The coronavirus has dominated all of our lives in recent months. Radical paths were taken by politicians in the form of lockdowns to contain the pandemic. But we should recognize that even if the coronavirus is a (major) challenge for us, we always have to keep a holistic view of world events. Just as there are epidemiological factors to consider in this crisis, there are also economic, social, cultural, political and other health factors at play. It is precisely these other factors that are so often forgotten in the panicky reporting, in the constant, manic tracking of the current infection numbers, that we want to take a look at in our series “The Costs of Coronavirus Lockdowns” in the coming weeks.
The costs of lockdowns and restrictions as a response to the coronavirus spread into every facet of society. The pandemic has triggered devastating secondary health crises. Even the unborn pay the price. Stillborn is a baby born with no sign of life after 28 weeks of pregnancy. The causes and factors are many, and sometimes unavoidable. But when women are less likely to seek treatment because one has to ‘stay home,’ one thing is for sure: those rates start rising globally.
A single-center study at a London hospital saw stillbirths rising fourfold. Sweden, on the other hand, did not see any significant change in the numbers between April and May in 2020 compared to those in 2019. Similar rates to those of England can be found in Uttar Pradesh, India, with almost a fourfold increase in stillbirths between March and August last year compared to the same period in 2019. In Nepal, the sharpest rise of 50% was observed during the first month of the pandemic when the most severe restrictions were in place.
As UNICEF reported in October 2020, due to severe COVID-related disruptions in health care services, more than 200.000 additional stillbirths could occur just in the next 12 months, concentrated in low- and middle-income countries. This comes after a steady drop in stillborn cases in the past three decades.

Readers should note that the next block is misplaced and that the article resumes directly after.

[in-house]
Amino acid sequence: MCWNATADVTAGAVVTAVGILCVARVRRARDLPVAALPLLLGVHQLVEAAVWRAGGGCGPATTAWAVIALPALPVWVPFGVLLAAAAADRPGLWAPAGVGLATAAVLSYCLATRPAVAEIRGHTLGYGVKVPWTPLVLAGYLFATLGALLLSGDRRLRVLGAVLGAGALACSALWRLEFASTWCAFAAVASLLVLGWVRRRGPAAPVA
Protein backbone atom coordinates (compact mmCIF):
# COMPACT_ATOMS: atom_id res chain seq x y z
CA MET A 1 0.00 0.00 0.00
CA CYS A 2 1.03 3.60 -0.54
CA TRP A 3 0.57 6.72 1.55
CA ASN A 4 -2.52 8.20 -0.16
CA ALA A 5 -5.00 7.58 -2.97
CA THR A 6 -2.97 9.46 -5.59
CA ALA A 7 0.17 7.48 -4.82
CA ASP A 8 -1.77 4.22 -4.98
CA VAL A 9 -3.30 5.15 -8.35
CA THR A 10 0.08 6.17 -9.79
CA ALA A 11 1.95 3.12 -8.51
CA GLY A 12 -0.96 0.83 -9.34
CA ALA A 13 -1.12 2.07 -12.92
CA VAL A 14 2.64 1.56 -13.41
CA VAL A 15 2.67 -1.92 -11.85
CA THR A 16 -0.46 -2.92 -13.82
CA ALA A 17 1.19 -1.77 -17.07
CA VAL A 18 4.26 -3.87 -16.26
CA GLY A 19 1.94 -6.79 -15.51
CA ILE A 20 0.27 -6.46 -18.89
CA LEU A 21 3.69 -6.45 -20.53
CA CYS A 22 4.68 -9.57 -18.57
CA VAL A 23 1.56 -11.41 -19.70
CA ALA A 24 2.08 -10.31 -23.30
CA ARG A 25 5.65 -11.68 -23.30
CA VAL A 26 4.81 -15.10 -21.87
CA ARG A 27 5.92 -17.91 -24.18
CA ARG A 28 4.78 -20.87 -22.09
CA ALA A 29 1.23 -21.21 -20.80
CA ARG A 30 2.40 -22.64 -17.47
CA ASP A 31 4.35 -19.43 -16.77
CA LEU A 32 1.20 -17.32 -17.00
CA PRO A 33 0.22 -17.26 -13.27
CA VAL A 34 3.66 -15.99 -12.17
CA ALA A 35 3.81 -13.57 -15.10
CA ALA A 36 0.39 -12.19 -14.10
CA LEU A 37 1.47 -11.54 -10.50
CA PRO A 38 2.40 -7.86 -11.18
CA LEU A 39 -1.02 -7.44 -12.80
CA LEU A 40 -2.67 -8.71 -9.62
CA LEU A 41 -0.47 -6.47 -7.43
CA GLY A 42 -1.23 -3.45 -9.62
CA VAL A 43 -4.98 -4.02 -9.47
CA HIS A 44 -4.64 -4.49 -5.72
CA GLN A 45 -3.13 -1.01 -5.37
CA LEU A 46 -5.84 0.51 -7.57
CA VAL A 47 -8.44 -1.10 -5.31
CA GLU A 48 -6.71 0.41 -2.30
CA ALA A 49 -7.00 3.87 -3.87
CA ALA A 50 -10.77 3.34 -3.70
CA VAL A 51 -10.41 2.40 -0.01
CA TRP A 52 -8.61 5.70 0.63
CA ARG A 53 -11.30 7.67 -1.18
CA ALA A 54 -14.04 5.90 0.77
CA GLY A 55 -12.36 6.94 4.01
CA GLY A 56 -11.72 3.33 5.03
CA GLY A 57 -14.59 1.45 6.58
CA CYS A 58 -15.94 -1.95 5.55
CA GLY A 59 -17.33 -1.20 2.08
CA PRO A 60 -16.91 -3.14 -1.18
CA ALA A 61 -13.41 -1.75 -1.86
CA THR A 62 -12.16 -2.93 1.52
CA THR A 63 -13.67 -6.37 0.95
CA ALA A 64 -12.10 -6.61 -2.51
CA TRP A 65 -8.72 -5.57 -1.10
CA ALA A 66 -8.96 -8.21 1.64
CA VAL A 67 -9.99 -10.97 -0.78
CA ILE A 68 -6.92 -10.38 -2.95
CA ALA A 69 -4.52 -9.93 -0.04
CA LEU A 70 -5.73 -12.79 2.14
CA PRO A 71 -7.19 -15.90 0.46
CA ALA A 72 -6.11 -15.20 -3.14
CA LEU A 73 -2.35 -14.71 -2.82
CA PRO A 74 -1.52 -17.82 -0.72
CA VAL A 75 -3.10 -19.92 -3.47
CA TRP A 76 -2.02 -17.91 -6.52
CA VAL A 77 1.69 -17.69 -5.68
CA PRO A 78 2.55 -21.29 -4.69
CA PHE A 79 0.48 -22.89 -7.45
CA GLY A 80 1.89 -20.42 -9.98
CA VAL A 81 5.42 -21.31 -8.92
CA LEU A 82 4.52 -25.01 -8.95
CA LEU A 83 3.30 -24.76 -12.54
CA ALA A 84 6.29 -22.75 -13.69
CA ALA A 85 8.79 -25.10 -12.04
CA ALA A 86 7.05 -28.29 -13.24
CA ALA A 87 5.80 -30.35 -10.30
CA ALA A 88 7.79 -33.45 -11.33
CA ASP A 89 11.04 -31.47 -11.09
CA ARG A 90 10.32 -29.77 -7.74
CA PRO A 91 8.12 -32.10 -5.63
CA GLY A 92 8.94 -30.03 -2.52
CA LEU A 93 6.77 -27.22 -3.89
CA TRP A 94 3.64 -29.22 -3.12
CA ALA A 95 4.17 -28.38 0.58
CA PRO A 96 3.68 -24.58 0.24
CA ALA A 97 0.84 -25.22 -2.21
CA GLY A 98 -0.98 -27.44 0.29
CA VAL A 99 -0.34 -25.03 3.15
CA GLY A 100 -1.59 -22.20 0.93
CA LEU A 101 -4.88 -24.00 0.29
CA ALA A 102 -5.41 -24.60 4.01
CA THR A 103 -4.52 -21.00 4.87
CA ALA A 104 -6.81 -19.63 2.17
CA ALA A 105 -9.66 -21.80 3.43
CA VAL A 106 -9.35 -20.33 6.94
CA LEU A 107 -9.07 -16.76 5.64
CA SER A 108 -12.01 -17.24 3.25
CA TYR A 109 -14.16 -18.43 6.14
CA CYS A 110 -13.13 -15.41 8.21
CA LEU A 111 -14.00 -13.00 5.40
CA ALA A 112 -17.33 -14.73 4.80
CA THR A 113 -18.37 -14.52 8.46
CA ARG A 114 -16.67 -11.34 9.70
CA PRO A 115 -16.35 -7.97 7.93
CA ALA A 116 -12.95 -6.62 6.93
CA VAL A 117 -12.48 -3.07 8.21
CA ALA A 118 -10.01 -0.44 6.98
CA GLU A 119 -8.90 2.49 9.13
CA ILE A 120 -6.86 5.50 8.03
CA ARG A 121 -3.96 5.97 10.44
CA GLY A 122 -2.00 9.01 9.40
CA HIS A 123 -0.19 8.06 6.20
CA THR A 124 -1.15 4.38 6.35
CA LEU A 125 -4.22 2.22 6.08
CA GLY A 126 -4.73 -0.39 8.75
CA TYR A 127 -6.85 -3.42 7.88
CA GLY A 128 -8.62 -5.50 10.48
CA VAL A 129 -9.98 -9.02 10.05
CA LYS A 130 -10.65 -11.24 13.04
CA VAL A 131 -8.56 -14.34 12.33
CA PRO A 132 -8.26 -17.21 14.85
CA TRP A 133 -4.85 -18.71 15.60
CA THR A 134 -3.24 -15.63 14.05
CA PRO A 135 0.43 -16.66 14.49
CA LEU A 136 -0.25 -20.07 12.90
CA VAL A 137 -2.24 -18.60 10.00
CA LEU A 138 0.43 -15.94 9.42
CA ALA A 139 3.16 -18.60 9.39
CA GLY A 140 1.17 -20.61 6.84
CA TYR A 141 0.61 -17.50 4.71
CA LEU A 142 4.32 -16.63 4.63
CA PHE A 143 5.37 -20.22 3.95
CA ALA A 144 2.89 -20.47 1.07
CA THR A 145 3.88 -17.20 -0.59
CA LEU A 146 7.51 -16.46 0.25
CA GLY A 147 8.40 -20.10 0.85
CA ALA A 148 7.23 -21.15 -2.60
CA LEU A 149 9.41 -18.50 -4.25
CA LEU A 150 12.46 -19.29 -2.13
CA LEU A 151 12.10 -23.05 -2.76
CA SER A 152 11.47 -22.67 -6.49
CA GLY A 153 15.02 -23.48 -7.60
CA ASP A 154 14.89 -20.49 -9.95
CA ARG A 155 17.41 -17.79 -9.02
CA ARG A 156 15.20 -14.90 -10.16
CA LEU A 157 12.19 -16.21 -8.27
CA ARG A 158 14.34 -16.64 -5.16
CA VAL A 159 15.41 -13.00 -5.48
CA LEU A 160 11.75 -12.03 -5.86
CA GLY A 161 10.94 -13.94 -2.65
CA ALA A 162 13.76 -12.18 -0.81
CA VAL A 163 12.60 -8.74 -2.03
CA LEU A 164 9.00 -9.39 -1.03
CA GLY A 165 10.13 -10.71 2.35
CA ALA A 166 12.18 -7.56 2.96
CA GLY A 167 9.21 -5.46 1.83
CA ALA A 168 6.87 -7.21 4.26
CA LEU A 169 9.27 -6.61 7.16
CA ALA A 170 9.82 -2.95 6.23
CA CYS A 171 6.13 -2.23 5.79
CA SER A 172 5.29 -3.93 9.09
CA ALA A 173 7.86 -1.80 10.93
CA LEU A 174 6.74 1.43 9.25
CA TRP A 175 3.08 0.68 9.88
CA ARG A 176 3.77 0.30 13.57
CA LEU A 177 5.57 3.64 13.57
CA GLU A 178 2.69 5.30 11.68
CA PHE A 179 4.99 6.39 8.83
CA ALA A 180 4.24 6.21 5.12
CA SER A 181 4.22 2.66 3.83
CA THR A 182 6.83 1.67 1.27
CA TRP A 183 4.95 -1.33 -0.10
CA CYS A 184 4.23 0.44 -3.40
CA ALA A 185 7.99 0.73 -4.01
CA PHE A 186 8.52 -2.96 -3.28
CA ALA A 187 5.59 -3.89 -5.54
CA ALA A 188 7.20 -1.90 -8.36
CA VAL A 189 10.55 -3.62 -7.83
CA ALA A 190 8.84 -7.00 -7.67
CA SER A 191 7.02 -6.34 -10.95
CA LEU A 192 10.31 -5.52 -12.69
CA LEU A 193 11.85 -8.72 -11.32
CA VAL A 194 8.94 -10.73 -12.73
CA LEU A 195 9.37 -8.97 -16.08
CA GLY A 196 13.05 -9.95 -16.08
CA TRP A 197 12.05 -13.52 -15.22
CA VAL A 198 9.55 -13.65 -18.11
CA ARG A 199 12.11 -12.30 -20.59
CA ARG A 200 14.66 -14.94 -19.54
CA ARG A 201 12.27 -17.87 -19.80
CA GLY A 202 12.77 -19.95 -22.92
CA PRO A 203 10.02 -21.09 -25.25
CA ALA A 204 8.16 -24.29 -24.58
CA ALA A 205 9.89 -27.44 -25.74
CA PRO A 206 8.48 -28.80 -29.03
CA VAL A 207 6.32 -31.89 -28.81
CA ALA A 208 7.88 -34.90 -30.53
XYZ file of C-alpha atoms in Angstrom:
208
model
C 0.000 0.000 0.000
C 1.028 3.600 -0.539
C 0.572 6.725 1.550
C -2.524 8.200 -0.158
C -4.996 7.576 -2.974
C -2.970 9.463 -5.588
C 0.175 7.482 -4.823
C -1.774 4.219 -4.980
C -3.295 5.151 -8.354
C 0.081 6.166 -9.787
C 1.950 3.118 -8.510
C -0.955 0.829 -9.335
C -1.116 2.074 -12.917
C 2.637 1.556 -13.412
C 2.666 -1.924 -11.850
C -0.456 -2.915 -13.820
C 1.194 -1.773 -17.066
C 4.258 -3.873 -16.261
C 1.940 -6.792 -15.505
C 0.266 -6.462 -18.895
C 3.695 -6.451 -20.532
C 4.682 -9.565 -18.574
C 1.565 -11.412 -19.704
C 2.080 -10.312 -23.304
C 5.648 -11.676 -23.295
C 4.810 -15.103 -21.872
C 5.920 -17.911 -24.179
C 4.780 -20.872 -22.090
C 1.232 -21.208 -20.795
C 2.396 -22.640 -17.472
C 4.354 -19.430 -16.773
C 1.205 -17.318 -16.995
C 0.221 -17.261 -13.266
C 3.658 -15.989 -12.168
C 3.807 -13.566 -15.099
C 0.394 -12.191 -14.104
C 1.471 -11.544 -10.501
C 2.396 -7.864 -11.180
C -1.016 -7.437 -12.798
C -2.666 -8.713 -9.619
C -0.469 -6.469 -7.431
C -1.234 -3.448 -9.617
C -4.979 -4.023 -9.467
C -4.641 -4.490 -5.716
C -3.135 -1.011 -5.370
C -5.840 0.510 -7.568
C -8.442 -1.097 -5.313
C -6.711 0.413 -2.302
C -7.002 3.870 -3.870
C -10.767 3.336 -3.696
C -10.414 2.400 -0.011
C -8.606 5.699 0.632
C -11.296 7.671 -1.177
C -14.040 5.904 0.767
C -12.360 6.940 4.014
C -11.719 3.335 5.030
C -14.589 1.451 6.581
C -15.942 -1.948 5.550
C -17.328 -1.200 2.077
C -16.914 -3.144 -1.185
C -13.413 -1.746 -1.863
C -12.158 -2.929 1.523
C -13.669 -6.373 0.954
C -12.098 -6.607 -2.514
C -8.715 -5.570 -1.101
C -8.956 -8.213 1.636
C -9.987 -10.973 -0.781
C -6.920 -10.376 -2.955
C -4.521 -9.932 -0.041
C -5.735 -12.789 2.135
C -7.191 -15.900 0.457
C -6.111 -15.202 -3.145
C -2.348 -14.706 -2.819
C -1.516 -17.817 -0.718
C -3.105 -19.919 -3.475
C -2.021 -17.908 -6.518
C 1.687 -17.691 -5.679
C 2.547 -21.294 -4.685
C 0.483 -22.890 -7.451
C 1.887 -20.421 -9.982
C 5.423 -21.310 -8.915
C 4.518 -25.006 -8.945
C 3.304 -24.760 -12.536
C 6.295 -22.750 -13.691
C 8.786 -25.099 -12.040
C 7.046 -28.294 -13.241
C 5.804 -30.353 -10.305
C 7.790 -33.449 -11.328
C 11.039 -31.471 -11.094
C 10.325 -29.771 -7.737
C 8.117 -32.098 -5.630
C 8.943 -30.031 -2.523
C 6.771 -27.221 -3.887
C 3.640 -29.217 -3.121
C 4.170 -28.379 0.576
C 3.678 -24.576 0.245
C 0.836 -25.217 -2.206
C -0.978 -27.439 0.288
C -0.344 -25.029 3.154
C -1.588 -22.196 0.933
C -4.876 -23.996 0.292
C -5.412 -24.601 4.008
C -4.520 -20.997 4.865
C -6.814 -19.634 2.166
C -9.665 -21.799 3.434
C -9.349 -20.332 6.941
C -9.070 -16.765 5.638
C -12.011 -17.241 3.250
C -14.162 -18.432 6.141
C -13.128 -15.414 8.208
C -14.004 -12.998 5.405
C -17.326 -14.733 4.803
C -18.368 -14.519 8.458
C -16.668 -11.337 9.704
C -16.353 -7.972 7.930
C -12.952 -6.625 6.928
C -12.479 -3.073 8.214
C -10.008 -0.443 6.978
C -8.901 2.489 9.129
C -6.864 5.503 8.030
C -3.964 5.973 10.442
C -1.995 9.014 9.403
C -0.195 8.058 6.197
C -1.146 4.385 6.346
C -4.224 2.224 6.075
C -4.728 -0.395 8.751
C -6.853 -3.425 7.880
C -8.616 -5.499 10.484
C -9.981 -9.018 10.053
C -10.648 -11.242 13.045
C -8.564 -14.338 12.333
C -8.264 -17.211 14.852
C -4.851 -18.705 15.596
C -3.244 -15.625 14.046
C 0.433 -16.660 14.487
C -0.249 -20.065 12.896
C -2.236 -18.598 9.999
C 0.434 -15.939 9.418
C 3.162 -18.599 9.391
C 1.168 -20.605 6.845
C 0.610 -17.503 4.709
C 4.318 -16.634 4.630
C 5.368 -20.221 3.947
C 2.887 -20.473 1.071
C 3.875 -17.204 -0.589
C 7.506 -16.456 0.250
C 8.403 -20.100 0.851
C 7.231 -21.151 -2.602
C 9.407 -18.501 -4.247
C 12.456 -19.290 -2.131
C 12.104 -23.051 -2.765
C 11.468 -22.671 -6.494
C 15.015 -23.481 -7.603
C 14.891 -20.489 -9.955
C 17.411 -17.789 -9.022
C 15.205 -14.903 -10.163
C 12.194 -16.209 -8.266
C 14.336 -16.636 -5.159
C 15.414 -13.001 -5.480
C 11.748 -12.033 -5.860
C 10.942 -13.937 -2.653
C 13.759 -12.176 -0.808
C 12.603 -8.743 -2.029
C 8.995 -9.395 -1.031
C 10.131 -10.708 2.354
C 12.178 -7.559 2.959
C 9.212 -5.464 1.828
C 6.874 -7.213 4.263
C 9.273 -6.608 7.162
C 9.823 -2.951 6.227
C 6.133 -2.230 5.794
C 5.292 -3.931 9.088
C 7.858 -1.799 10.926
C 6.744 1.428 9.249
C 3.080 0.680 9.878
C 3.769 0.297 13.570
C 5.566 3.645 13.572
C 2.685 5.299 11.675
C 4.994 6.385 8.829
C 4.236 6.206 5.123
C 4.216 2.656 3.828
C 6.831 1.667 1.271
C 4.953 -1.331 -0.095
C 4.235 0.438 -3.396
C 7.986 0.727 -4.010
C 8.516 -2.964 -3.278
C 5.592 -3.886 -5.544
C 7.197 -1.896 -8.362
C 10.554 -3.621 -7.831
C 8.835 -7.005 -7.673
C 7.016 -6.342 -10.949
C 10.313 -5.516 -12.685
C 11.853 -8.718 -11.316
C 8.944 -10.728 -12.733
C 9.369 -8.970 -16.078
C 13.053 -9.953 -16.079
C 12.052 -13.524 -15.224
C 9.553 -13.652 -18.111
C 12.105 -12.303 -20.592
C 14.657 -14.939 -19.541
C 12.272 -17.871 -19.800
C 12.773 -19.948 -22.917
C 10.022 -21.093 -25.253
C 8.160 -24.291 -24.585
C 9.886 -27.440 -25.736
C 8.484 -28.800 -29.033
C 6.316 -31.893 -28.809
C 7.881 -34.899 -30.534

More Statistics in Our Costs of Coronavirus Lockdowns Series:
Children Hurt Not by Corona – But by Lockdowns: children’s mental-health-related visits to the emergency departments in the U.S. increased by approximately 24% and 31% for children aged 5-11 and 12-17, respectively, compared to the same period in 2019. (CDC)
Record-Breaking Budget Deficit in the U.S.: the U.S. government spent $3.1 trillion more than it collected in 2020. Who is supposed to ever pay back all this money has not been answered yet. (U.S. Department of the Treasury)
Drug Addiction Intensifies: the number of people dying from drug overdose in the U.S.rose by 17% in the last twelve months. This only includes reported cases until May 31, 2020. (CDC)
Governments Grow in Size: in Austria, Germany, France, and Italy government spending has risen dramatically in 2020. (European Commission, Statista, and Handelsblatt)
Stillbirths on the Rise: more than 200.000 additional stillbirths could occur just in the next 12 months, concentrated in low- and middle-income countries. (UNICEF)
The Poor Pay the Higher Lockdowns Price: lockdowns and restrictions have proven to be something that disproportionally affects those already poor, whereas those wealthier are less hurt. (PEW Research Center)
How Women Are More Hurt by Lockdowns Than Men: between the first and second quarter of 2020, on average, women suffered a 6.9 % decline in wages, compared to the 4.7% decline suffered by their male counterparts. (International Labor Organization)
No Work in Europe Thanks to Lockdowns: The sharp decline in labor market participation and the 32 million people under the short-term work schemes hide the real numbers of the unemployed in the European Union, which most likely averaged a two-digit number. (ECB & Eurostat)
Printing Money in Times of Corona: Monetary policy effectiveness has its boundaries. As the Fed has created 39% of all the “dollars” in the economy in 2020, those boundaries might have been reached. (Trading Economics)
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